Hi, I'm Glenn! Thanks for taking the time to look at my work. I'm UX designer at Salesforce in San Francisco, working on Platform solutions in areas like Search, Authentication & Identity across desktop, mobile and wearable experiences.
I started my career in some respects when I enlisted in the Marine Corps. I was stationed in Norfolk, VA at the Headquarters & Service Company of the Marine Corps Security Force Battalion in Norfolk, VA. We supported Marines that were being sent to different kinds of training and on missions abroad. I worked with company and battalion commanders, platoon sergeants and individual Marines to make sure that they arrived to their destinations safely and received their deserved awards and entitlements when they got back. On one occasion, our company got an email announcing a call for designs for a new insignia for our unit. Using my knowledge of Photoshop learned in high school, I submitted a few concepts, and one of them was chosen as the winner. I quickly found that this was what uniquely sparked my creativity and passion.
Following my service and using the GI Bill, I graduated from Virginia Tech in Visual Communication Design and became a Visual Designer at a local digital agency. I immediately became focused on the importance of usable design and took steps to strengthen those skill sets. Shortly afterward, I freelanced, drove cross-country, joined a startup in San Francisco. Now, I help build products for a Fortune 500 software company.
Volunteering and pro-bono work is an important part of my professional and personal life — it helps me learn new perspectives that I can bring to the office, and lets me use workplace skills for important causes that might not have the hiring budget to be competitive to the talent in the Bay Area. I've worked with Open Whisper Systems, the team bringing strong encryption to the masses through their Signal app, WhatsApp, Google Allo, Facebook Messenger and Skype. I've contributed to projects from The Guardian Project and Freedom of the Press Foundation, as well as other free and open-source projects like OnionShare.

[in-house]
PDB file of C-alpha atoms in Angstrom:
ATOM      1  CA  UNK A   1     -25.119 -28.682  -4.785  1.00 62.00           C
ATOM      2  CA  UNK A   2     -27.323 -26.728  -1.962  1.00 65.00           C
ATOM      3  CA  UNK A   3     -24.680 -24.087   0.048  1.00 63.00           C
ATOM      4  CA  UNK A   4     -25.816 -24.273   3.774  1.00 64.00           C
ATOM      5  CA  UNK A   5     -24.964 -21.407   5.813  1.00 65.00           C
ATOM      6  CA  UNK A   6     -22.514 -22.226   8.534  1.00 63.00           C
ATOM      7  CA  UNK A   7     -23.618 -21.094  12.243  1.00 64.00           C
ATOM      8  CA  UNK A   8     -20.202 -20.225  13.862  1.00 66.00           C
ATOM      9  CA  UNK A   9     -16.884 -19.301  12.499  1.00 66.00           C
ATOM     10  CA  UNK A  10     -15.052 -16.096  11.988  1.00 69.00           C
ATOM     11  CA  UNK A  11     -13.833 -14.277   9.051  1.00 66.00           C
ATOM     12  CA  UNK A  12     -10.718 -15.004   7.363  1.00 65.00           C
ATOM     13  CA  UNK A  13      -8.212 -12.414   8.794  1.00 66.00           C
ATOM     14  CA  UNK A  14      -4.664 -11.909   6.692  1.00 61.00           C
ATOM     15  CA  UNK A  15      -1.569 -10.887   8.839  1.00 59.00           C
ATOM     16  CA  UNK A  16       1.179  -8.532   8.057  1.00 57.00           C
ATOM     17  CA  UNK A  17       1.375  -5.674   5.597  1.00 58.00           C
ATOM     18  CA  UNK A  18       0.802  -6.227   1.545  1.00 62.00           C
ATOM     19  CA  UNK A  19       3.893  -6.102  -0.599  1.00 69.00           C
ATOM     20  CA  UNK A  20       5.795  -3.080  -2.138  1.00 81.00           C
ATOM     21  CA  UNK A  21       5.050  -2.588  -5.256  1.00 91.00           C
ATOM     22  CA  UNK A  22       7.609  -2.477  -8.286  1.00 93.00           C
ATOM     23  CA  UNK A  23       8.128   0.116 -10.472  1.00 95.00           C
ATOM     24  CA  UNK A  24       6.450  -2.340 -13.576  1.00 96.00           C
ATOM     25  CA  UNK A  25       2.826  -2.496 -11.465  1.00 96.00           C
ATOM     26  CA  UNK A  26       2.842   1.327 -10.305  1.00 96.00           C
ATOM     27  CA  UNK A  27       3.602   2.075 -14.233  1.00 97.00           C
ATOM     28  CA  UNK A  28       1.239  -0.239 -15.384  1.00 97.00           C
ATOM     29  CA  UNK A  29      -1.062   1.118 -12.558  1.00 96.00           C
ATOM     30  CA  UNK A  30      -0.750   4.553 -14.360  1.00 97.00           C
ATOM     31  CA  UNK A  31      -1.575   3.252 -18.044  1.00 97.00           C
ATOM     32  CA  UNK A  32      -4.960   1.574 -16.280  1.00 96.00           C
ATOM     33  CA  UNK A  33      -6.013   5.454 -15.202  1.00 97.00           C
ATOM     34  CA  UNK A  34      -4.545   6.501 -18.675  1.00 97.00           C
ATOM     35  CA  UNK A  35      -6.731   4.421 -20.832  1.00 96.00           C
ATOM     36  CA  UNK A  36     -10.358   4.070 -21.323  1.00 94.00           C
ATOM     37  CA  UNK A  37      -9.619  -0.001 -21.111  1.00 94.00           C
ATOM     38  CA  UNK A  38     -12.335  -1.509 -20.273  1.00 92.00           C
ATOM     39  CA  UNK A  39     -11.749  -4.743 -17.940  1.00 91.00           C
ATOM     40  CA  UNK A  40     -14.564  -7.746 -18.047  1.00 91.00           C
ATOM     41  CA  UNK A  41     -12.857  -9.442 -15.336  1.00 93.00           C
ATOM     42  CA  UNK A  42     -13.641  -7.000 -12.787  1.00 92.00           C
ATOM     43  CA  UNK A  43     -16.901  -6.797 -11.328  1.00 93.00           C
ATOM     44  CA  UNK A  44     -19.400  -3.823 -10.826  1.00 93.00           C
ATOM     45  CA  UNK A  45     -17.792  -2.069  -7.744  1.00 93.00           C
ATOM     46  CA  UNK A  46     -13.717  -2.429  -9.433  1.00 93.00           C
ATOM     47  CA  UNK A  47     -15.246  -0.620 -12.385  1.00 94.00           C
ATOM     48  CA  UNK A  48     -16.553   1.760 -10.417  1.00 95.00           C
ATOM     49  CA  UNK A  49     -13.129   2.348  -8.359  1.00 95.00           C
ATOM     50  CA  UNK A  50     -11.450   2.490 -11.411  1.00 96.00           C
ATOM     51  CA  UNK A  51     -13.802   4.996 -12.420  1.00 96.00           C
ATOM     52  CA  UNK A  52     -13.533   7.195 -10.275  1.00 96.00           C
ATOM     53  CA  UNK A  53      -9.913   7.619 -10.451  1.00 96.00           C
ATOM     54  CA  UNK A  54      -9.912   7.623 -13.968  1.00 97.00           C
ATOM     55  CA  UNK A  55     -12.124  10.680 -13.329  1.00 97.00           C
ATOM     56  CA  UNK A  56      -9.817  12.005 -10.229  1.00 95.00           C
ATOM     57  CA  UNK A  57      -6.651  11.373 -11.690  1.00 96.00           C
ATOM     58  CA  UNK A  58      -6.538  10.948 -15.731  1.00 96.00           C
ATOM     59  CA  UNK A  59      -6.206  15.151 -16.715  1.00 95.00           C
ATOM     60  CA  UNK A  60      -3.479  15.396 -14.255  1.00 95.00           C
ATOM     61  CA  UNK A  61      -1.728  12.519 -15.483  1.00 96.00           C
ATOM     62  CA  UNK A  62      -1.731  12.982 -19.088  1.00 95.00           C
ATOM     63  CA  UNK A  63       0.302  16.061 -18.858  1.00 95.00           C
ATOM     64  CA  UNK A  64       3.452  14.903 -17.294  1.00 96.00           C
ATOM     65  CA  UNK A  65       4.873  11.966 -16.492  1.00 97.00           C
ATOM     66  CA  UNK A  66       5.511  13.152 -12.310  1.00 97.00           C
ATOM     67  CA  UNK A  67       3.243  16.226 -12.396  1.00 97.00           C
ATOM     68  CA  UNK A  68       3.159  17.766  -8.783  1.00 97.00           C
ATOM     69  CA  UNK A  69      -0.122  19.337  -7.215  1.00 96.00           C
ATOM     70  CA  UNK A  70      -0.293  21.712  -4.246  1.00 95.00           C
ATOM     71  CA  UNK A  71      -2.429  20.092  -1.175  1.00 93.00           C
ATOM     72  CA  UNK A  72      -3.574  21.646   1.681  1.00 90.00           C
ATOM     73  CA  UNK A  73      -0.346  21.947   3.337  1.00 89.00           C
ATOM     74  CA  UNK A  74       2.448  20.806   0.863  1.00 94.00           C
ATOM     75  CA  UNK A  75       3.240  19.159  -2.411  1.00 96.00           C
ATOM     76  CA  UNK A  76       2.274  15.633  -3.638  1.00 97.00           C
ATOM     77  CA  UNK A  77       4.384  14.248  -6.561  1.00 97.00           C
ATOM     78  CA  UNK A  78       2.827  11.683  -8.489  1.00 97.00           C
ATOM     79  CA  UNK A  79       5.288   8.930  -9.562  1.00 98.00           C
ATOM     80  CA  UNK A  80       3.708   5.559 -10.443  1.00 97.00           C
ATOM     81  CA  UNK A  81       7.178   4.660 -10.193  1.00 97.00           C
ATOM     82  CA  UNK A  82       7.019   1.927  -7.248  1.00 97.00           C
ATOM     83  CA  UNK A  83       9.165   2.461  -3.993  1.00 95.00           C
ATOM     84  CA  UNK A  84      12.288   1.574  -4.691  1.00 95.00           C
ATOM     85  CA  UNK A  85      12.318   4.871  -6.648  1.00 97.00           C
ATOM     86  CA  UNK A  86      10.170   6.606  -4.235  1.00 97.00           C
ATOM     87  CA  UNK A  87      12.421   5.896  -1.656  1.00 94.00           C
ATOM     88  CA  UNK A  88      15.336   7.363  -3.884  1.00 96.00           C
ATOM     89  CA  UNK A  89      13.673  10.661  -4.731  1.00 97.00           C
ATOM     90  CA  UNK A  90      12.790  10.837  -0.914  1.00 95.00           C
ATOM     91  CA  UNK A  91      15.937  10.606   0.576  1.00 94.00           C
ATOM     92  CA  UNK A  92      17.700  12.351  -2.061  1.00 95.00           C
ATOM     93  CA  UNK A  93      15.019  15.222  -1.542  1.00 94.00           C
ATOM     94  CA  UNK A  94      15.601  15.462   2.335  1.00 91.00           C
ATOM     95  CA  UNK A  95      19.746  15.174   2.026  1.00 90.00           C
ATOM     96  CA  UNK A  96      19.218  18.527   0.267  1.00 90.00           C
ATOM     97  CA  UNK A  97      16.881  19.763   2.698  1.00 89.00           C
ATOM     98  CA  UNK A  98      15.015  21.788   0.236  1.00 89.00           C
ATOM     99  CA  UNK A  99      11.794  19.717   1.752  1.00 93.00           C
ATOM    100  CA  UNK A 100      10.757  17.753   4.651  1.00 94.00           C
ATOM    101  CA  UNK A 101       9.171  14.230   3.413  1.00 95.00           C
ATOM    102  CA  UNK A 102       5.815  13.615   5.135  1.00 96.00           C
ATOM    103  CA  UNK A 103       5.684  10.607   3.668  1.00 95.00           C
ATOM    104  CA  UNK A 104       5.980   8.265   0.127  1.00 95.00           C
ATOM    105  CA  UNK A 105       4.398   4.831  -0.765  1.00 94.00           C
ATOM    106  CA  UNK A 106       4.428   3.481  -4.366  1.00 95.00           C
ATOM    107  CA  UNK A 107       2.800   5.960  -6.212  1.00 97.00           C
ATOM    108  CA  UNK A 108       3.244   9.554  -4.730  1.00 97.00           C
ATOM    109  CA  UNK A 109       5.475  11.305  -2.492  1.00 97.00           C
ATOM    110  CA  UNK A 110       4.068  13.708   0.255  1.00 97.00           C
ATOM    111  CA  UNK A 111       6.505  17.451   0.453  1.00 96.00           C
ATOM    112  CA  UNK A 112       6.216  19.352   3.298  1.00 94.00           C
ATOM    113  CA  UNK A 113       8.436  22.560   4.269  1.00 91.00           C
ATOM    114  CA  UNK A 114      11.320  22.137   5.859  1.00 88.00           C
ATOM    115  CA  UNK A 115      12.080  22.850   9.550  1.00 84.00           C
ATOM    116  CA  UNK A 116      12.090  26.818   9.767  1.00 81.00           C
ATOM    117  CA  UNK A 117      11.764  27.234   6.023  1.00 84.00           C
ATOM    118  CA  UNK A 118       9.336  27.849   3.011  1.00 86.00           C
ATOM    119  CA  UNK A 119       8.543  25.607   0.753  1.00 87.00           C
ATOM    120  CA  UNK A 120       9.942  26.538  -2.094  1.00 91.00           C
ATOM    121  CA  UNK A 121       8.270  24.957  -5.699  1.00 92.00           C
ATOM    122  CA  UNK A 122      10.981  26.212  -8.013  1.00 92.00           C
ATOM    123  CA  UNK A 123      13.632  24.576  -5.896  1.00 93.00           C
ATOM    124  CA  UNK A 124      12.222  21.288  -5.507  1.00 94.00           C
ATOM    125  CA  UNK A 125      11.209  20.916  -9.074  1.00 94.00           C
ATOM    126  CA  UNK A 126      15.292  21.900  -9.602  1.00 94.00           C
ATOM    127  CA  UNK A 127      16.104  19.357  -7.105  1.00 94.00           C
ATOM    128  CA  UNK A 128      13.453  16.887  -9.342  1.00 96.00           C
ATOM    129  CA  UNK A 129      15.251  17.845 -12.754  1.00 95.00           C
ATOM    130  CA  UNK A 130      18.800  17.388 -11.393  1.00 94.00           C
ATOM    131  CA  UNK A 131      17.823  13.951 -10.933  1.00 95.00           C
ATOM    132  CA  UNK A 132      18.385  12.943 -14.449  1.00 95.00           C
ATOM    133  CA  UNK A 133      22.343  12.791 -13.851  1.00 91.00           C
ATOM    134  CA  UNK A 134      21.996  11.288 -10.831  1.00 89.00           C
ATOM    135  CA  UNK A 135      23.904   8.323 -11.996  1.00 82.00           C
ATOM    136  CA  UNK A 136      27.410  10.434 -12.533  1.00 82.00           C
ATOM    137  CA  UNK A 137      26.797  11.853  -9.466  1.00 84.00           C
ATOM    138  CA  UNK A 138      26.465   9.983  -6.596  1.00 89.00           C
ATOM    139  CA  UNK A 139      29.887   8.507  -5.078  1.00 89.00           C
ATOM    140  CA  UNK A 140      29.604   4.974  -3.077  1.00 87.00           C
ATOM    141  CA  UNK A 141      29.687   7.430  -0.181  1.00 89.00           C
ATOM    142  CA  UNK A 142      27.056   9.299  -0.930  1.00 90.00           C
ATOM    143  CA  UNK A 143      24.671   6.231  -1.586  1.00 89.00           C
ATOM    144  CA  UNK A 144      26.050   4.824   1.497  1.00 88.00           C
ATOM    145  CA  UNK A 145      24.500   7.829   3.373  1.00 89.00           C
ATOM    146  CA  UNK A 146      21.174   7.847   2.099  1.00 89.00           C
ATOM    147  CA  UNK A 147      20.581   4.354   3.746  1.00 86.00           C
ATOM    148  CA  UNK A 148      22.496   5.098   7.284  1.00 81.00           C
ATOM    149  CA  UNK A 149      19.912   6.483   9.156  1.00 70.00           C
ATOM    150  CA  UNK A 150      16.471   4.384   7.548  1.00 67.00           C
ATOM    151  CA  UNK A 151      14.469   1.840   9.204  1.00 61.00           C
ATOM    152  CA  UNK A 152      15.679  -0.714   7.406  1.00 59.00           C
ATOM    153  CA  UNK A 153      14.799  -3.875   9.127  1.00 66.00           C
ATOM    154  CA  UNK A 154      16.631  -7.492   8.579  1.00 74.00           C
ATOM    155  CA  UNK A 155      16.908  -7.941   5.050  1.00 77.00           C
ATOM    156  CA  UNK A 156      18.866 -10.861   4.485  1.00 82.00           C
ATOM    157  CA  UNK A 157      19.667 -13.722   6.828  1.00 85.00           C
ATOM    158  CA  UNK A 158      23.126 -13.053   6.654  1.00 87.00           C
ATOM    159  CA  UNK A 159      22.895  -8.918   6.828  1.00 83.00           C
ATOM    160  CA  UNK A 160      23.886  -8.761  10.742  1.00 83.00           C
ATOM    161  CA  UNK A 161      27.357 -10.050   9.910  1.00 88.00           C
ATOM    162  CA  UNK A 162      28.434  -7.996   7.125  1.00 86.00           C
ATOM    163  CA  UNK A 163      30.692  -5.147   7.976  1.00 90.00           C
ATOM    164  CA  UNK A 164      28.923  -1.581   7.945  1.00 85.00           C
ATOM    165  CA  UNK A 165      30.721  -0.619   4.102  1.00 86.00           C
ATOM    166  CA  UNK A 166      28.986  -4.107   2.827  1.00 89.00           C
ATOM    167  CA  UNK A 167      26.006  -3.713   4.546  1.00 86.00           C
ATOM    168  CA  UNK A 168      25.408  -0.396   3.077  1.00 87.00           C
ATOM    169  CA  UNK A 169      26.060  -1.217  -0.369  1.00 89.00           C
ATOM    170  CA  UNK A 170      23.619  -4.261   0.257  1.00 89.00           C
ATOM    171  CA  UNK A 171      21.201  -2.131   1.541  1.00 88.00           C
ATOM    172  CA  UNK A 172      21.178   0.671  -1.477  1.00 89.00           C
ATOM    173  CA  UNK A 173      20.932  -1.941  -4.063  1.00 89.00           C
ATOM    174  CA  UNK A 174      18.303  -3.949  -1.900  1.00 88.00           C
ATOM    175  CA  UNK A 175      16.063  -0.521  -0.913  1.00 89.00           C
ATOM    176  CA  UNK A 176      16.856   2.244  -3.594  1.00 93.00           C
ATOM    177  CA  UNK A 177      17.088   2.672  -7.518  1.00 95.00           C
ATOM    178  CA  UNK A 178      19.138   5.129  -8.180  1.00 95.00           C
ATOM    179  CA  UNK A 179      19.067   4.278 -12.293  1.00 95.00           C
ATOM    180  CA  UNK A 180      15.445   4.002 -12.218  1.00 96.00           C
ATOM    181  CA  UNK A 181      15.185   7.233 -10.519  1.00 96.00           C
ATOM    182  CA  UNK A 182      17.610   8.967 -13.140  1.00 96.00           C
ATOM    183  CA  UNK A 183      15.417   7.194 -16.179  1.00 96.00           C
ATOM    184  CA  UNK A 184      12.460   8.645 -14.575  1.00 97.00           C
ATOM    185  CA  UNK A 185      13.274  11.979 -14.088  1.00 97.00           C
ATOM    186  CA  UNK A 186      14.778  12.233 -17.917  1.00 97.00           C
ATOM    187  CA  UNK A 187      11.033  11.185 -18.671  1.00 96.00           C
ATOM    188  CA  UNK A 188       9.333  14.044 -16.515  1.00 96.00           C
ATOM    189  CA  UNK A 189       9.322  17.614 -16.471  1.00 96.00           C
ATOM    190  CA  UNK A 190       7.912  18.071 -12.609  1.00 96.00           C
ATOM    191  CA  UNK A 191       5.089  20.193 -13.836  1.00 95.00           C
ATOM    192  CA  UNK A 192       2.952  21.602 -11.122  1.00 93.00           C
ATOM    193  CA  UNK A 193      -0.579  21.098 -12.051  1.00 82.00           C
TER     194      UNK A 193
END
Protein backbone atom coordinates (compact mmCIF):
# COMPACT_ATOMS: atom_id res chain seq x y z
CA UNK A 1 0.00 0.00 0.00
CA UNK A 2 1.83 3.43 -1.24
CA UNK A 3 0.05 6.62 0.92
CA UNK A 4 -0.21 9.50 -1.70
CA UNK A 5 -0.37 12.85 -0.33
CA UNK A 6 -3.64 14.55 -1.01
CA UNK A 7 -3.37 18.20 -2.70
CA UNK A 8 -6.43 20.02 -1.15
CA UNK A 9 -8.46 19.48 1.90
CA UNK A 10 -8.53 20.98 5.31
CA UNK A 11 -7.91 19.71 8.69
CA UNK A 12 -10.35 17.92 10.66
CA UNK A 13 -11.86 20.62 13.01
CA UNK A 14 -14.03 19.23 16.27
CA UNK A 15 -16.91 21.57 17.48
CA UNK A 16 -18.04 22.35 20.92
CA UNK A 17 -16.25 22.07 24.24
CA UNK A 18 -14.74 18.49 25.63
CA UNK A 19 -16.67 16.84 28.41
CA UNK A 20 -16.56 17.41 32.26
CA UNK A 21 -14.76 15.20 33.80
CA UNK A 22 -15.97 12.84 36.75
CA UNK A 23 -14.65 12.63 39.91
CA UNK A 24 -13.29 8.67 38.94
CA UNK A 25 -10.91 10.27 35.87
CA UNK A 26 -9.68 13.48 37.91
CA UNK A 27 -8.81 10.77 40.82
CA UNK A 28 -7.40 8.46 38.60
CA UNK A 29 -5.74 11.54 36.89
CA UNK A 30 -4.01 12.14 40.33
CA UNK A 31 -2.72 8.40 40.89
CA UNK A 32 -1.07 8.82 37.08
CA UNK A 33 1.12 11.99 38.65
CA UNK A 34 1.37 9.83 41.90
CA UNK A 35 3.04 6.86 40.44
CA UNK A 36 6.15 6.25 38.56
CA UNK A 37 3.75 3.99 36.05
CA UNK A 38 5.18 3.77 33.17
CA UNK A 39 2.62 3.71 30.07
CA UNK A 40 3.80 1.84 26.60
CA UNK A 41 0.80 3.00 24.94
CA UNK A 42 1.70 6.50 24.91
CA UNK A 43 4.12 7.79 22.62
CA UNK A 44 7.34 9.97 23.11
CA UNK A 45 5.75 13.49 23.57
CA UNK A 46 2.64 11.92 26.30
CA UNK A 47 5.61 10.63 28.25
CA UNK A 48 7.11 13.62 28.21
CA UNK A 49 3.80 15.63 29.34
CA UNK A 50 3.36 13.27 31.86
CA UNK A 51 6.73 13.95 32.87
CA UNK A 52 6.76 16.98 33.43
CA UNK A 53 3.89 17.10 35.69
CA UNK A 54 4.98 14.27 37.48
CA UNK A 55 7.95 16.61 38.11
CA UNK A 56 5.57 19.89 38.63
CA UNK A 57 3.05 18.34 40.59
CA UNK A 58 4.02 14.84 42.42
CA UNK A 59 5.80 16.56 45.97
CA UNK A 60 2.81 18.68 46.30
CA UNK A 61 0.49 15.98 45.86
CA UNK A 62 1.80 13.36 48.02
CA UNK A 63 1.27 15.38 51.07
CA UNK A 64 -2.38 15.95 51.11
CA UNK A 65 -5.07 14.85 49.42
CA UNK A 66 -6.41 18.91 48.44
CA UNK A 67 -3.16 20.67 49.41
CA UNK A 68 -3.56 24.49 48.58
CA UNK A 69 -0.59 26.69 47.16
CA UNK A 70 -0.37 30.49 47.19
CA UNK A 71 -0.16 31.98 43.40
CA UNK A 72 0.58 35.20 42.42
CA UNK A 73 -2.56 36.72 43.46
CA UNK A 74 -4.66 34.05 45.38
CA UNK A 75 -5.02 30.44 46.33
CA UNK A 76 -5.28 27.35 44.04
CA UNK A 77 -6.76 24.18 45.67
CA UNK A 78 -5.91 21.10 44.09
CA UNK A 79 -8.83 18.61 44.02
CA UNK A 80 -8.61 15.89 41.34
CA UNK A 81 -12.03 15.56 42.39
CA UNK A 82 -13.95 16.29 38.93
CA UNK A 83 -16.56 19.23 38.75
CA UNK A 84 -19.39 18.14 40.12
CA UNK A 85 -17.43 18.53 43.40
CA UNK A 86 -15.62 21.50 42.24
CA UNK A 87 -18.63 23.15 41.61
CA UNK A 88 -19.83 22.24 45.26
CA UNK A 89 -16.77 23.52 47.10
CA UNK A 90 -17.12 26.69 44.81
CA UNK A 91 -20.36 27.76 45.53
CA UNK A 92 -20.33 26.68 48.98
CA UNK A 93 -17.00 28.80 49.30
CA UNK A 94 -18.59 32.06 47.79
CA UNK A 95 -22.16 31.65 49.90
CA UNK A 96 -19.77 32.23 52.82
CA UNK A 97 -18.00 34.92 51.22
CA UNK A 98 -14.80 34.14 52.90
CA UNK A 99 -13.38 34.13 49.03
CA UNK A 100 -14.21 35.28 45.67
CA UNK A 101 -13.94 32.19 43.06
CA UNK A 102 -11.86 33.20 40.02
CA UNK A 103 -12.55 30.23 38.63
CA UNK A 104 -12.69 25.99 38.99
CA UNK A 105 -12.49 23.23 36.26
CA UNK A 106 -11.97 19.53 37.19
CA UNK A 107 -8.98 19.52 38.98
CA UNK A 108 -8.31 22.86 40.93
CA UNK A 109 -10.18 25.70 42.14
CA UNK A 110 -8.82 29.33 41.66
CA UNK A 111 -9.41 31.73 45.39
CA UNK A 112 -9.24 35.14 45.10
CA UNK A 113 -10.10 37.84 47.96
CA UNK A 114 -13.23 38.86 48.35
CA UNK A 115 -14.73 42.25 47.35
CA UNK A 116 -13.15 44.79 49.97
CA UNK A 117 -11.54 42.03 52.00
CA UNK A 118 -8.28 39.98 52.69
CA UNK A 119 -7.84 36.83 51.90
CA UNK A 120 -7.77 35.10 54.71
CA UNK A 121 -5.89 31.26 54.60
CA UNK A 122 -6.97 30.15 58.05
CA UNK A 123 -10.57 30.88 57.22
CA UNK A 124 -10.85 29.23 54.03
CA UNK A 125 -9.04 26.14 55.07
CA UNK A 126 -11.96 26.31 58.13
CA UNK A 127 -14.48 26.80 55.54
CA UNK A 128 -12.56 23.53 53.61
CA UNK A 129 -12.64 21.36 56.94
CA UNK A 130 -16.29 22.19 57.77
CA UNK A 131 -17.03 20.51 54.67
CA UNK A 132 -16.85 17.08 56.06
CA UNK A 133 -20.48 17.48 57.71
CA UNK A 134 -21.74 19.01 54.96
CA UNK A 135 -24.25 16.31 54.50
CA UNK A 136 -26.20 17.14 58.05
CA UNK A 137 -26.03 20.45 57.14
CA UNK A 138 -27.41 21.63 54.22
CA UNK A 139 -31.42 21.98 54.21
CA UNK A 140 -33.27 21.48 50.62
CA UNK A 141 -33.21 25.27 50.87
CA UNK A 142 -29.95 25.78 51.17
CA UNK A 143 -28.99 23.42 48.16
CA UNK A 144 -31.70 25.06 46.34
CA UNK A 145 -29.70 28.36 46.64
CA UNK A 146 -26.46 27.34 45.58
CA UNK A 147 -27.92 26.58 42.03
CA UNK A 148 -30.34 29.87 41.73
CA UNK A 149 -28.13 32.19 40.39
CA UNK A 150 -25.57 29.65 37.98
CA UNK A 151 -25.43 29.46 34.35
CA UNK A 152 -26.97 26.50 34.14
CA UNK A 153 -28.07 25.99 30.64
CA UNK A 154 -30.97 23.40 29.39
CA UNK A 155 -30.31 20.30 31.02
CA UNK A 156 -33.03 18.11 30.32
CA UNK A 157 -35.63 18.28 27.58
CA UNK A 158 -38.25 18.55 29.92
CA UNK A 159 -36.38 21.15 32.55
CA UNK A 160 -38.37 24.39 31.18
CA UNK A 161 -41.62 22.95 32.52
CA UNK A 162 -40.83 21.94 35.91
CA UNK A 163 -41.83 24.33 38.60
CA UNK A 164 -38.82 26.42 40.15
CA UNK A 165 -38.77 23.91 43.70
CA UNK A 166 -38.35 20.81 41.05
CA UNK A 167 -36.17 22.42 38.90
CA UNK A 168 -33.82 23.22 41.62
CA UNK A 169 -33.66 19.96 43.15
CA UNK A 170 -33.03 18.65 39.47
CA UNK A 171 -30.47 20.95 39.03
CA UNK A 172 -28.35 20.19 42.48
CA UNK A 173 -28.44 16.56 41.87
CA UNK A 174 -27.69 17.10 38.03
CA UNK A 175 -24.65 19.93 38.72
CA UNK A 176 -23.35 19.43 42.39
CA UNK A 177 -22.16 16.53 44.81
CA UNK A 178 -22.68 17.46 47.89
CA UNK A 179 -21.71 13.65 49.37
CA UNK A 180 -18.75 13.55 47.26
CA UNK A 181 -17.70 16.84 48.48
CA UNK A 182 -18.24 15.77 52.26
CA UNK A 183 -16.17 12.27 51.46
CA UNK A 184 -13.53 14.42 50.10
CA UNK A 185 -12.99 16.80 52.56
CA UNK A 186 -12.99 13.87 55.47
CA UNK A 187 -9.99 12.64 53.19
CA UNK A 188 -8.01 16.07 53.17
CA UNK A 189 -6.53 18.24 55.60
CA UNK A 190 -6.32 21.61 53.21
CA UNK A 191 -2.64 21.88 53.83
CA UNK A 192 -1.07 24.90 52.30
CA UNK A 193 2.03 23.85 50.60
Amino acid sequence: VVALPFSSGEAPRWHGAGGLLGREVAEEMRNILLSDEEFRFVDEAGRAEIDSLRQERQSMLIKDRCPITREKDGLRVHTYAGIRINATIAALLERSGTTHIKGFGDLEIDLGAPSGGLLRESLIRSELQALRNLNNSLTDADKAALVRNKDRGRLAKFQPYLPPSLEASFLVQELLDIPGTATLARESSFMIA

"Focus on the user and all else will follow." Your users are unique and learning their goals, motivations, pain points and successes builds empathy for them. Listen to their feedback, go into their workplace to see how they use your software, and ask a lot of questions. Understanding their journey uncovers opportunities that you might have overlooked, exposes problems and shows your successes.
When you know who your user is and the things they need, find what will deliver then the most value and clearly define your goals to make sure you’re focusing on the right things.
When exploring solutions to your user’s problems, bring a diverse group of people together and gather all of the great ideas you might never have arrived at without them. Build paper prototypes, talk to your users and try to involve them in this phase.
Think about your favorite movie or book and think about how well you’d be able to judge it if your experience was looking at it as individual frames of a storyboard rather than as a cohesive and continuous story. Build interactive prototypes that make the experience as close to real as you can, and use it like you want your users to. Refine it until you think it meets your goals.
Be objective, test your assumptions, and iterate quickly. All of our designs should be validated with our users to know if we’ve successfully solved their problems. When you’ve learned what works and what doesn’t with your initial solutions, create another prototype with your findings and test again. Do this until you’re confident you’re adding value to your customers. If we approach problem solving and product development this way, we can help make sure things like this never happen again.